This is another tough topic to talk about; it is especially true for teams that are currently being run by an iron-fisted micro-manager in a highly ineffective waterfall environment. This is one of the many topics that ScrumMasters will encounter when introducing Scrum. At first glance, Chicken will come to me after the meeting with a pissed off look on their face and sit me down to “talk about how we are different here.” “You see Mike,” says Chicken, “I am responsible for making sure my team is 100% allocated and productive, and making sure my people do not get under utilized.” At this point, I usually whip out my very effective — shall I say “patented” — pause (some people call this silence). And let them dig themselves in further.
I am well known in small circles for being quiet when needed. Very quiet. I do this purposefully and understand this is a hard thing for people to do. Heck, this is hard for me. I practice this on a daily basis. If you think this is something you’d like to try, do this in your next exchange of information with someone…. shuddup and listen. Really listen. And when you want to say something. Shut up. Do anything… but do not talk. Count to ten (quietly — remember, you are l-i-s-t-e-n-i-n-g). By the time you are done counting to ten (usually well before then) the person you are speaking with will have filled in the silence. Fun stuff.
So how can a team really hold themselves accountable to being able to Self Select themselves off the team, and that person does not see this? One of the best techniques I use (as a ScrumMaster) is to actively coach the Chicken in the room to hold off any commentary to the team for the first iterations. Then sit back and watch. Really. Actions do prove to be louder than words in this case. It is usually that easy. Can it blow up in your face? Sure. It has mine. But, I blow off the dust and keep trying. When it does work though, the Chicken will usually come back to me after the second or third iteration and say, “Oh Mike, on that Self Selection topic… nowwwwwwwwwwwww I get it.”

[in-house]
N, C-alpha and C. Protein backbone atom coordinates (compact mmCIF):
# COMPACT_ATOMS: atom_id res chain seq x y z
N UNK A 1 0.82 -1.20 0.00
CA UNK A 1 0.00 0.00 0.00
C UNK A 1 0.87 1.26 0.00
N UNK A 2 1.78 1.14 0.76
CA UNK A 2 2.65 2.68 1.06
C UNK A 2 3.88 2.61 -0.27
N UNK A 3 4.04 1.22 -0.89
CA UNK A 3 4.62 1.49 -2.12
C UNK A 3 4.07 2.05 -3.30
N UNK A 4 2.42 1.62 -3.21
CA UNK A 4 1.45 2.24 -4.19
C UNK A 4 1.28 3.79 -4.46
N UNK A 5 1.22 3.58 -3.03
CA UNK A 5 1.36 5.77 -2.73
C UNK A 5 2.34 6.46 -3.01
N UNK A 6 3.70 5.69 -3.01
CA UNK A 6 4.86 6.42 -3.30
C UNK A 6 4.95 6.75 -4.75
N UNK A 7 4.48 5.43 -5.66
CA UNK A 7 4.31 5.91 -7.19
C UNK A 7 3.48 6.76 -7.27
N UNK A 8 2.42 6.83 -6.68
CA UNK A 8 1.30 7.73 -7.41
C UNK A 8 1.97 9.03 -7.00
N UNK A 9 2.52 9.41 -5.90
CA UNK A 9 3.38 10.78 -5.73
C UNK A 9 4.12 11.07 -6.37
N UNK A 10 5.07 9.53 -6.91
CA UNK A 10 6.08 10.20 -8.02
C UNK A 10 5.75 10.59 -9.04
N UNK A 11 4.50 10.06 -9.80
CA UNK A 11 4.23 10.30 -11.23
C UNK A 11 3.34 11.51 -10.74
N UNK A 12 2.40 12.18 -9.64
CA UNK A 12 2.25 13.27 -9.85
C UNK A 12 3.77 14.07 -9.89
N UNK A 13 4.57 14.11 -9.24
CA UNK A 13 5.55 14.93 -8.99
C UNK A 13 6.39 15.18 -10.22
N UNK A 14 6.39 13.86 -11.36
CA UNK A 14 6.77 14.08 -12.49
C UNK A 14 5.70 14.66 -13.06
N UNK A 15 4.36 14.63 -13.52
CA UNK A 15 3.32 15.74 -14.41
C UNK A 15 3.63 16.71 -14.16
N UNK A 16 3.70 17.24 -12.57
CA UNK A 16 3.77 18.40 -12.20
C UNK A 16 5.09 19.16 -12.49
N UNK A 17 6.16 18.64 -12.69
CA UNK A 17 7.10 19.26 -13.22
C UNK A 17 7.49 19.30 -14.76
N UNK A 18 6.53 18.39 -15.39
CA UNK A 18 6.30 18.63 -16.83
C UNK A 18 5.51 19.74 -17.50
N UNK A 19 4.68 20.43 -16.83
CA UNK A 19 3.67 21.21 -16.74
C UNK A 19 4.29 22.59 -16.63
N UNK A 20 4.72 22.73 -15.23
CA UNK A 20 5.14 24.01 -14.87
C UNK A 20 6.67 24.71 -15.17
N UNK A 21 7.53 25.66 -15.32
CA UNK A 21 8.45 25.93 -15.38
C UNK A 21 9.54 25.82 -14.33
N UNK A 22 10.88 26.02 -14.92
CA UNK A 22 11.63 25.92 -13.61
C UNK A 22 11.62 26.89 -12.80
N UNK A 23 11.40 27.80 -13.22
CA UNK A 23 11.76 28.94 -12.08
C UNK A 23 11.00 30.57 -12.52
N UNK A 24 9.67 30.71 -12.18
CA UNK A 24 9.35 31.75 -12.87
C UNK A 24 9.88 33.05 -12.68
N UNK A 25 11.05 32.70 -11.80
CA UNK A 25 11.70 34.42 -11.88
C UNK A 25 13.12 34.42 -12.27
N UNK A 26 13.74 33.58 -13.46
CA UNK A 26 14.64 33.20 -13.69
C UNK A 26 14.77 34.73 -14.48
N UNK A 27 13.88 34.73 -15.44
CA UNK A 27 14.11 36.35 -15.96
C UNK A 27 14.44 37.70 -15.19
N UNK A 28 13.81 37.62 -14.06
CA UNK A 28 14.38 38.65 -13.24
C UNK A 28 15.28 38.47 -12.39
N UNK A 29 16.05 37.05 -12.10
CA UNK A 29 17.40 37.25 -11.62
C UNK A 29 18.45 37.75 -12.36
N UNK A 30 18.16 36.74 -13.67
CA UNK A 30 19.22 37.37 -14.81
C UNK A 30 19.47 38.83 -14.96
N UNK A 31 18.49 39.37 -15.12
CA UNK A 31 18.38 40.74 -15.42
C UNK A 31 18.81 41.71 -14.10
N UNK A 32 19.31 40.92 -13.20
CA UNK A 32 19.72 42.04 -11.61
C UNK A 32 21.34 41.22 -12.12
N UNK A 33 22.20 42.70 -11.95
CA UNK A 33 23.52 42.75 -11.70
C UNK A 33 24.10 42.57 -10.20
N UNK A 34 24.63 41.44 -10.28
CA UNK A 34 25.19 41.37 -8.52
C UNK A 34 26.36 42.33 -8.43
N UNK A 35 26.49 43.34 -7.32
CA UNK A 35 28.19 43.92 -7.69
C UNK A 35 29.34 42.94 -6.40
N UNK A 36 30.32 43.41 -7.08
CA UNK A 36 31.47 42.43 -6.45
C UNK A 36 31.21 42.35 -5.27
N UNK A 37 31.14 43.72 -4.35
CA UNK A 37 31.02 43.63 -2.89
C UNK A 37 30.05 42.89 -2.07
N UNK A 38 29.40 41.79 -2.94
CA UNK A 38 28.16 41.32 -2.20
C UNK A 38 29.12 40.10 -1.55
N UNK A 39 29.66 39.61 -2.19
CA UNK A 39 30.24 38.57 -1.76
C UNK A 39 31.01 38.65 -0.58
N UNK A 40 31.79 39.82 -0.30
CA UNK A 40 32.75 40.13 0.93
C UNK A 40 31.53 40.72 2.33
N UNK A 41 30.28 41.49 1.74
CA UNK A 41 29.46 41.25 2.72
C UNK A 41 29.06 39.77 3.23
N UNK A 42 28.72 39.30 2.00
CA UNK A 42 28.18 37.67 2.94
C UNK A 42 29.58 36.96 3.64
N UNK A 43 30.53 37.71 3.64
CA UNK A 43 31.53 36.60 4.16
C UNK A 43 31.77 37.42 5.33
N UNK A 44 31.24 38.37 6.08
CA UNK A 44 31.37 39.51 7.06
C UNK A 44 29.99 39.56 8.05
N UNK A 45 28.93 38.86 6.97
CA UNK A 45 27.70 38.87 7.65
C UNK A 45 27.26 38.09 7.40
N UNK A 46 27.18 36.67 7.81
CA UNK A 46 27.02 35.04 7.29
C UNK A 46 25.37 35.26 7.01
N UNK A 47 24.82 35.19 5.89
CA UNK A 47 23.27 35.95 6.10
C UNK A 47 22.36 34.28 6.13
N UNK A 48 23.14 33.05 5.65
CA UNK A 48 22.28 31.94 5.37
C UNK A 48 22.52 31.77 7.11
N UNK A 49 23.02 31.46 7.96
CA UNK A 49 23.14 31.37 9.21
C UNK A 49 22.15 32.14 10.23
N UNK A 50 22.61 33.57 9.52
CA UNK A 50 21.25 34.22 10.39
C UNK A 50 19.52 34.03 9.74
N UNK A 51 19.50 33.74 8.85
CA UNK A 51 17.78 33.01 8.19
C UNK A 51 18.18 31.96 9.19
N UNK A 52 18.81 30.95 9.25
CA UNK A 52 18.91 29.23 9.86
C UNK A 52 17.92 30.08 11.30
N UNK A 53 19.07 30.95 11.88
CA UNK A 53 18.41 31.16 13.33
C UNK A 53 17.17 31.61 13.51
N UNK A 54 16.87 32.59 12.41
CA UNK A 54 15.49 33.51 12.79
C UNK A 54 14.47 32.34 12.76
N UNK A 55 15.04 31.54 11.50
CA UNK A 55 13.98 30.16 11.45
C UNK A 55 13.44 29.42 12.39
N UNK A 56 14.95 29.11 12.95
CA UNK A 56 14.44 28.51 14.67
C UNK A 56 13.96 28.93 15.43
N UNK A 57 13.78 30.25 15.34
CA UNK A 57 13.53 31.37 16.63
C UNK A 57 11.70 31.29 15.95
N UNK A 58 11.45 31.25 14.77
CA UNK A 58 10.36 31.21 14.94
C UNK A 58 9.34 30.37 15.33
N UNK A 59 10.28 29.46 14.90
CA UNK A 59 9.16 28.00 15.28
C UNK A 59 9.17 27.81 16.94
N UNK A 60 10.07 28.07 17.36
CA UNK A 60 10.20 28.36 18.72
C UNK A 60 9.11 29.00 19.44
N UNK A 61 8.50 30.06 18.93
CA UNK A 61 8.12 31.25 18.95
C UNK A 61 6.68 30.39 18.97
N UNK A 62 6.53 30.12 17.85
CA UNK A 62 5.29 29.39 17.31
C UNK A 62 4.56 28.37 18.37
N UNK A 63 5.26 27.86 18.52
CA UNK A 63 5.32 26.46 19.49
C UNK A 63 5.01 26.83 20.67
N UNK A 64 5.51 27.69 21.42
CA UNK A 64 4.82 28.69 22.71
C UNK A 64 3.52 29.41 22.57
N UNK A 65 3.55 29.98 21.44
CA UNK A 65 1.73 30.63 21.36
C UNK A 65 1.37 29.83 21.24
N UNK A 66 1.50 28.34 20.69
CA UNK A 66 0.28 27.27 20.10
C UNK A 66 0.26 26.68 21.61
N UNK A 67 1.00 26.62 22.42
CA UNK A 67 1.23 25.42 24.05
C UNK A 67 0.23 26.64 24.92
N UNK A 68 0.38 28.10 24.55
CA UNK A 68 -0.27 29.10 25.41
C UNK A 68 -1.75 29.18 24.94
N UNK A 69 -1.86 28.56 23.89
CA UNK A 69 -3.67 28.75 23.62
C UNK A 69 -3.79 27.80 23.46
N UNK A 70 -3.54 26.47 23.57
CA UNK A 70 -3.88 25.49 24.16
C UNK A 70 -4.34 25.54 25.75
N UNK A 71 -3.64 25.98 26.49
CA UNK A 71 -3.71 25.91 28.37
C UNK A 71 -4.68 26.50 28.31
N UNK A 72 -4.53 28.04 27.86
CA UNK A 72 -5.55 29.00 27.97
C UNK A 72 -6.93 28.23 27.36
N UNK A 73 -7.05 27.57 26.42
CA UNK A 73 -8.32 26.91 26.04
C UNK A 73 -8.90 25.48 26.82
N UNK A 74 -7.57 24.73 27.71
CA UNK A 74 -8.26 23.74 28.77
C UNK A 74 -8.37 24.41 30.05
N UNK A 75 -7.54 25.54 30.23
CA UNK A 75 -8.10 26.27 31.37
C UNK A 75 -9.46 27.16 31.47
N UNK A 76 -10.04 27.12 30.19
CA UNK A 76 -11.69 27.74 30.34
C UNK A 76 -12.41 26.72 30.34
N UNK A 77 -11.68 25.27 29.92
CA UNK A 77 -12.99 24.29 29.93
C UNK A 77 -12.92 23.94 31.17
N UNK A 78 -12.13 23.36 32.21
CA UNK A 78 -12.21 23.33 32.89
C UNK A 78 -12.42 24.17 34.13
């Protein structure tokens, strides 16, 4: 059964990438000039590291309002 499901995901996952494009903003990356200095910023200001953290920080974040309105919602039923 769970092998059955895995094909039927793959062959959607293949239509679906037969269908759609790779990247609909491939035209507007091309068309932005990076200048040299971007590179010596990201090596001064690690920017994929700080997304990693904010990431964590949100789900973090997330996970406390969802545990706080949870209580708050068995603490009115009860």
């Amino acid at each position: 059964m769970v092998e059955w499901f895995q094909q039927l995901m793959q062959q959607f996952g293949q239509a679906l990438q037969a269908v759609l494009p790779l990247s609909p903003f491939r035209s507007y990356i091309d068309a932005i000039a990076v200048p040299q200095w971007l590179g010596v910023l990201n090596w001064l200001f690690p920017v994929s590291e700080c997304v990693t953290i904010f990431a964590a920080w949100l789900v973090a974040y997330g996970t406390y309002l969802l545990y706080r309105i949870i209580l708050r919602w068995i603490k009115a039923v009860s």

How do I help new teams with this concept? Again, simple stuff. Active daily coaching of individuals. Person to person. Not hiding behind a MS Project file and allocating resources and re-baselining schedules bla bla bla. Yawn. If a person does not want to stay on a team, I usually ask that they commit to staying at least through the end of an iteration and see how it works out. Disrupting the team mid-Sprint is a bad thing you see. At that point, I can work one-on-one to see if this person really can work in this environment. I have seen some of the best team members and new ScrumMasters coming from teams where this rule was one of the team norms.
What if the team decides a person really needs to be voted off the island?
Either this person sucks at their job, has no interest in being on the team, or really is just the type of person who will bitch and complain about anything and likes being heard. A team can be a powerful [good] force. Usually with some one-on-one coaching with this person, and the team — through daily stand-ups, working through user stories or tasks, or other techniques — the person usually can find some other place within the organization where they can make a difference.
Note: If you are having a hard time figuring out how to tell a person they need to leave the team, you can always print out this article or send them a link to this page. My feelings will not be hurt. Proceed with caution.
And when that team member leaves, there is a breath of fresh air. The team continues to improve.Notice here that the Chicken/Manager did not make the call. The team and the individuals on the team (Pigs) make the call. And like a good little Chicken, the manager can then help the self-selected person find a new role within the organization and help place new individuals on the team as they request it. It is a win-win strategy for everyone involved.
October 23, 2006